• A FAQ, which discusses what CJD is and does, and how it managed to get there.

  • CJD's program documentation, as generated by CJD, in your choice of dark background or light background.

Status

It works!

Well, after a fashion --- there are a few caveats. Some known problems, limitations, and gotchas:

  • It's currently just for Clojure running on a JVM -- no Clojure/CLR or ClojureScript support at the moment.

  • The current implementation's operation involves loading Clojure files to assist its name resolution processes. Works like a charm, but there's a down side:

    • Namespaces being processed must be (transitively) loadable...

    • ...so CJD's classpath needs to include everything that your project depends on...

    • ...which introduces the possibility of conflicts with CJD's dependencies. Hiccup represents the principle potential incompatibility; CJD uses Hiccup 1.x, which isn't interface-compatible with Hiccup 0.x.

  • It's currently working with Clojure 1.4.0 and 1.3.0 (but not with 1.2.1).

    • CJD does contain release-specific code, so the choice of Clojure version for running CJD is not entirely arbitrary.

    • The current release is (mostly) not compiled code, so loading the code is no ball of fire.

  • CJD incorporates a Leiningen plugin that adaptively does the right stuff for both versions 1 and 2 of Leiningen. Both versions currently seem to work pretty well!

  • Error reporting is less than fully wonderful:

    • Syntax error messages tend to get you to the offending comment, not the specific line.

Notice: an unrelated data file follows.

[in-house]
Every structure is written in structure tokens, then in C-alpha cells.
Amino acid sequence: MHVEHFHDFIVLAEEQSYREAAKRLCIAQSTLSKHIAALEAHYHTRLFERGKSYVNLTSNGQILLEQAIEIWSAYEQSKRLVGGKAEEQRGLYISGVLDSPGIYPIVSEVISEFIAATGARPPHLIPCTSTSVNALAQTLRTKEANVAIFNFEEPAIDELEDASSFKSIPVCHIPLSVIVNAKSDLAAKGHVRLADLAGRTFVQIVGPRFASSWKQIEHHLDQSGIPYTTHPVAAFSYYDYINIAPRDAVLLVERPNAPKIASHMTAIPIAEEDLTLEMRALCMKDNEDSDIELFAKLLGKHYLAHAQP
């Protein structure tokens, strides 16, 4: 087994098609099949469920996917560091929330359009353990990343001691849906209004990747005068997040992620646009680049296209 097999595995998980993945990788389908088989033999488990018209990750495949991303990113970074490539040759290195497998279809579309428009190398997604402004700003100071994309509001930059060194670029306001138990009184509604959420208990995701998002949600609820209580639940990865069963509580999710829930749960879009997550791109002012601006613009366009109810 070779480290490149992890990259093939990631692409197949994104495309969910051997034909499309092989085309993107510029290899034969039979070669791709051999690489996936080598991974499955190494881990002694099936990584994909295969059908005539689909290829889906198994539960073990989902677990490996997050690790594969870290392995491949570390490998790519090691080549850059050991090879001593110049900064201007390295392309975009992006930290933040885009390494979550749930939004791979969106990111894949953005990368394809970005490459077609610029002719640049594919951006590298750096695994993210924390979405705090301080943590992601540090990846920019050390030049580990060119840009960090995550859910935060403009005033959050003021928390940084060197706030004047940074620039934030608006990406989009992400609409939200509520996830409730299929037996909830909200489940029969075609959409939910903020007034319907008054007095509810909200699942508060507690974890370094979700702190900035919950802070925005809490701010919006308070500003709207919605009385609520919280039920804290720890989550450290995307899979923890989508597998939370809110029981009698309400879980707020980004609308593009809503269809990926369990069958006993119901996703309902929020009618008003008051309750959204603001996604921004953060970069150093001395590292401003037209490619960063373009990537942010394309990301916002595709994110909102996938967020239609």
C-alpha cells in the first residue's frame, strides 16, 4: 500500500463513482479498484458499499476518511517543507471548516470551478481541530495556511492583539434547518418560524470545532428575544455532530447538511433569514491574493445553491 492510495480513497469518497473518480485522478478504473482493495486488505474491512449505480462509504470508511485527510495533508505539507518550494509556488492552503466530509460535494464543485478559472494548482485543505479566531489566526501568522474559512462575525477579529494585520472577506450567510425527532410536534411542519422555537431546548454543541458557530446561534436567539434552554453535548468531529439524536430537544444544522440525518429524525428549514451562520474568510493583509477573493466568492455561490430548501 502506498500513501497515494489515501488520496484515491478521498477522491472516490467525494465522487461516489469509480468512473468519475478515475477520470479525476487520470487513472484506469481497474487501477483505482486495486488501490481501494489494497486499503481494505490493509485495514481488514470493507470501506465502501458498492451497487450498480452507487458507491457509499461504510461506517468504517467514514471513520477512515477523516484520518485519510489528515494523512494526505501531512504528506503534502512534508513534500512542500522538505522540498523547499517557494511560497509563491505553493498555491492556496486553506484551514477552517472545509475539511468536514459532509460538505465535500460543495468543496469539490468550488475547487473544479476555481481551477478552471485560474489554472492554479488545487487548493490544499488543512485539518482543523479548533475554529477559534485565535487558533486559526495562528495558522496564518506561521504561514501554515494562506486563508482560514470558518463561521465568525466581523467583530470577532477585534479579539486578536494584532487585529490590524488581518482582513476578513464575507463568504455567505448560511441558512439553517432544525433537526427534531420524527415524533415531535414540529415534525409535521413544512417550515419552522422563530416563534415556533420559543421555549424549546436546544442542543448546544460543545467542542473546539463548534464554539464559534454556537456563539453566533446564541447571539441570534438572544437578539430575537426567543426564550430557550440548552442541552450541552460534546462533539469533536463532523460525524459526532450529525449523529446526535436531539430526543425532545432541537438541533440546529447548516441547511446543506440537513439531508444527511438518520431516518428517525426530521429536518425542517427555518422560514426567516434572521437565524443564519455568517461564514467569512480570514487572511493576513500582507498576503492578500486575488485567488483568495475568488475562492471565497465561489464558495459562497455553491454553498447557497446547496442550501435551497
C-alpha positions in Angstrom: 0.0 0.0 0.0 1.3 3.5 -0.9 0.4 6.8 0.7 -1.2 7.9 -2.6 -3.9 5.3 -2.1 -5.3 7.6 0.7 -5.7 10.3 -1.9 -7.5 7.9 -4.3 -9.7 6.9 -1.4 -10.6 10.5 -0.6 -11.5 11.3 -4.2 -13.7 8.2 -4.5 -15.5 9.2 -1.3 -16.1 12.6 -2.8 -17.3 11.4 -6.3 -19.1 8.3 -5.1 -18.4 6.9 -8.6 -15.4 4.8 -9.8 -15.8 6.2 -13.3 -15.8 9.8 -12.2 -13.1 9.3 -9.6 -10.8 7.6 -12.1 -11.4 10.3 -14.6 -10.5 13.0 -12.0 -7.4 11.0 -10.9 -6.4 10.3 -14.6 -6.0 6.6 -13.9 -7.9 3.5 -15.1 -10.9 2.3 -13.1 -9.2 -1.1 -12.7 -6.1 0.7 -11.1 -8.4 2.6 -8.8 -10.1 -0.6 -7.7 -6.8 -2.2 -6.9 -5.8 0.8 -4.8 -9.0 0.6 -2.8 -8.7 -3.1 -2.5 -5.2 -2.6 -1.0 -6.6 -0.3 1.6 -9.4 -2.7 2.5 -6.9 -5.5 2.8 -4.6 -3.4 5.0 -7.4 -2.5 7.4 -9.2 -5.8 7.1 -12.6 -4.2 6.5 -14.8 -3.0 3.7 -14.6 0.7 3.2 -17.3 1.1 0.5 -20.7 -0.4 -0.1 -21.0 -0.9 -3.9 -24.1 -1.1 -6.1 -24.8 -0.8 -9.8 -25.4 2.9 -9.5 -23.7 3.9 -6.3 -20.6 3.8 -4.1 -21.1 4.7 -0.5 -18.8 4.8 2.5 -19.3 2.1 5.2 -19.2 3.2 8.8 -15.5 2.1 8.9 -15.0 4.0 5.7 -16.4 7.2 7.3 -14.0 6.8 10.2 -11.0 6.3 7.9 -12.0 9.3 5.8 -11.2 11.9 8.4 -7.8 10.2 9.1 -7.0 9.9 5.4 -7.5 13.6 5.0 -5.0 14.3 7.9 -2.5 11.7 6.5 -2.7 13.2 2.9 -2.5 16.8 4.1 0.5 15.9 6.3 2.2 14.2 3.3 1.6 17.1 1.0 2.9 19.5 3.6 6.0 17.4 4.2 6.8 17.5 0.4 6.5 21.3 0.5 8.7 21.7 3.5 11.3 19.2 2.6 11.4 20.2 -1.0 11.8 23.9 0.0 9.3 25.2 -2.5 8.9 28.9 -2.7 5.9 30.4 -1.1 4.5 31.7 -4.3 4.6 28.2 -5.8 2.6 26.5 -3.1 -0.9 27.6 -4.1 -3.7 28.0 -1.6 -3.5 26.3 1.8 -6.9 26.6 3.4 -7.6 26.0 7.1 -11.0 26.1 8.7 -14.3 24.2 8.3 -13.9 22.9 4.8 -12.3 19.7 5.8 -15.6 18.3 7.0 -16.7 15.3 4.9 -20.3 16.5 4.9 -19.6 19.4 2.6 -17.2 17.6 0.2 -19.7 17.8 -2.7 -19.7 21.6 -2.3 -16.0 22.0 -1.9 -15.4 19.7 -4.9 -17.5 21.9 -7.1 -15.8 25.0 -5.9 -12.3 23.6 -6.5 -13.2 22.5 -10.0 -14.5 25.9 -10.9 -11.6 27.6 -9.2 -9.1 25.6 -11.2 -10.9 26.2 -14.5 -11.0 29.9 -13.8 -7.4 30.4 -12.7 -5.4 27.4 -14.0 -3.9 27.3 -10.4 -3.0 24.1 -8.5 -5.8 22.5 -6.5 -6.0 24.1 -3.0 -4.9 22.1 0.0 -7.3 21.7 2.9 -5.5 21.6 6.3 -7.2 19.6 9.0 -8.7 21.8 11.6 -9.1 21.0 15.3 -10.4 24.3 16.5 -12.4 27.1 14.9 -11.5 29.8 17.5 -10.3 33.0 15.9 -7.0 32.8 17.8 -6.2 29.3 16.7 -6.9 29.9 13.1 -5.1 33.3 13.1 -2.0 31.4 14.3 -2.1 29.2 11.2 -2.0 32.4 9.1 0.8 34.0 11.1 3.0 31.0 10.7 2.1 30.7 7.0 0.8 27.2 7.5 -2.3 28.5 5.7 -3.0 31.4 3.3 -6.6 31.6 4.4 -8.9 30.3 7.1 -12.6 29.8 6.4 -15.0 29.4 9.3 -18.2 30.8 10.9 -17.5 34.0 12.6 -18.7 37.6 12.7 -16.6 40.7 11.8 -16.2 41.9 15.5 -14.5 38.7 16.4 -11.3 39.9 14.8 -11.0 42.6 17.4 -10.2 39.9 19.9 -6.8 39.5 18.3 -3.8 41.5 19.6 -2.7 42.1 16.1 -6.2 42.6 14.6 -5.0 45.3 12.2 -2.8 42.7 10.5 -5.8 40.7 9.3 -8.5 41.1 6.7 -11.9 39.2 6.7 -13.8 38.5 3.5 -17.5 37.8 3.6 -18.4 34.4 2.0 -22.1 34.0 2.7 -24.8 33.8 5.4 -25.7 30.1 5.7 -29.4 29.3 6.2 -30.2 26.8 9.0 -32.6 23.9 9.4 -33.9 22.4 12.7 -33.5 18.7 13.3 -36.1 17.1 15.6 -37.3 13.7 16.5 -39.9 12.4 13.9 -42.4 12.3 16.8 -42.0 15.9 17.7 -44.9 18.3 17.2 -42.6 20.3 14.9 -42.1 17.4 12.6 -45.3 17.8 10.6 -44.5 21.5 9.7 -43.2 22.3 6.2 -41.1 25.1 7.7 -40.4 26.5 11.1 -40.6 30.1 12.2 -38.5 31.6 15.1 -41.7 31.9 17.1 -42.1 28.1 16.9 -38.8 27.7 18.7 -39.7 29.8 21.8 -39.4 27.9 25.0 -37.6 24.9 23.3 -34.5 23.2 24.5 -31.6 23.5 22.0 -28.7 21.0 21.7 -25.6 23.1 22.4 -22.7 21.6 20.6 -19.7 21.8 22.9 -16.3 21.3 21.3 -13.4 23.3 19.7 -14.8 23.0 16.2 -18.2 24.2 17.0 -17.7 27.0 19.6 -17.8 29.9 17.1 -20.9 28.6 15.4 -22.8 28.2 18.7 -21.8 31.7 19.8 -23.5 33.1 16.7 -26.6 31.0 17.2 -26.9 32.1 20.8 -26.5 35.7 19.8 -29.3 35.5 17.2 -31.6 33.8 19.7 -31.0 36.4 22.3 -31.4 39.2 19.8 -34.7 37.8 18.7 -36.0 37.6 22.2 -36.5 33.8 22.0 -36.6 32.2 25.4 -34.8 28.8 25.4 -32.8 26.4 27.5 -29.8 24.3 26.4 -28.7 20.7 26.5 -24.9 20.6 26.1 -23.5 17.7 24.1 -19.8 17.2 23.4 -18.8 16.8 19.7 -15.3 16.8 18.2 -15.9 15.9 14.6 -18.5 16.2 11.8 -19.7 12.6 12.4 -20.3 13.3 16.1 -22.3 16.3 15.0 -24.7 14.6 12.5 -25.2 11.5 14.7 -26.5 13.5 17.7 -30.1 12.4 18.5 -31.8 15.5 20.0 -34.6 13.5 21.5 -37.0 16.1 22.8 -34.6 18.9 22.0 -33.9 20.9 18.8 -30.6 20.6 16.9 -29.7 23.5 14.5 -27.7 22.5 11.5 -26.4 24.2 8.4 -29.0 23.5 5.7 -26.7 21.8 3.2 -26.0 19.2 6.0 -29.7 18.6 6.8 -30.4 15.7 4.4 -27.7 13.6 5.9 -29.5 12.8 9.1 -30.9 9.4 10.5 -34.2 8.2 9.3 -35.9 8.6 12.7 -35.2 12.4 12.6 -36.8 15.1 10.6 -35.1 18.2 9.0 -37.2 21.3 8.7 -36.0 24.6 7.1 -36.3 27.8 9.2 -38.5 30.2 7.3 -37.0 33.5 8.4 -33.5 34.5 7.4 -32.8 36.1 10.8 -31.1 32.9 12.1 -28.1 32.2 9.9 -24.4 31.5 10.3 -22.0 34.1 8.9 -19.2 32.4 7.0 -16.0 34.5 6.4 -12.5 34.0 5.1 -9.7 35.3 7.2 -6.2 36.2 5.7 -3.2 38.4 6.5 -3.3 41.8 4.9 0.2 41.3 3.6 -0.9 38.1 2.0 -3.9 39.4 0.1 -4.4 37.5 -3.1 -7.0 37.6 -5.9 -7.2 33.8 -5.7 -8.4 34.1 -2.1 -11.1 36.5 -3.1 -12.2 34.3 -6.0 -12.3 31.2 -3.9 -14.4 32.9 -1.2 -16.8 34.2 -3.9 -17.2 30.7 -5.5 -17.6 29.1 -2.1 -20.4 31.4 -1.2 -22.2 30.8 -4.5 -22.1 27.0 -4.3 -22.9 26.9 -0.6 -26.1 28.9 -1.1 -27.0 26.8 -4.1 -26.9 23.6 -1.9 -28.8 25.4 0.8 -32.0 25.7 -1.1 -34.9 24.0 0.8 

• Due to the peculiarities of its parsing behavior, CJD often reports the same syntax error twice.

    • Certain low-level (i.e., reader) errors cause exceptions that don't report the location of the problem.

  • It doesn't cover everything one can do with Clojure (it comes pretty close).

    • CJD clearly accommodates most common syntactic variations (as a point of reference, it successfully makes it through the Clojure source code), but there's been no effort expended to ensure that coverage is fully comprehensive. This has occasionally given rise to issues in the reader variant CJD uses for comment parsing.

    • There's no way to accommodate anything that's dynamically or conditionally compiled: CJD is limited to just reading source files; it doesn't execute them.

And the build process is all over the floor, testing leaves everything to be desired, it doesn't result in world peace, and it hasn't freed mankind from hunger, disease, or bad guys. Or ants. (That's Leiningen's job.) But aside from all these minor details, everything is wonderful!

License

Copyright (c) 2011-2012 Howard Green. All rights reserved.

The use and distribution terms for this software are covered by the Eclipse Public License 1.0 (http://opensource.org/licenses/eclipse-1.0.php) which can be found in the file epl-v10.html at the root of this distribution. By using this software in any fashion, you are agreeing to be bound by the terms of this license.

You must not remove this notice, or any other, from this software.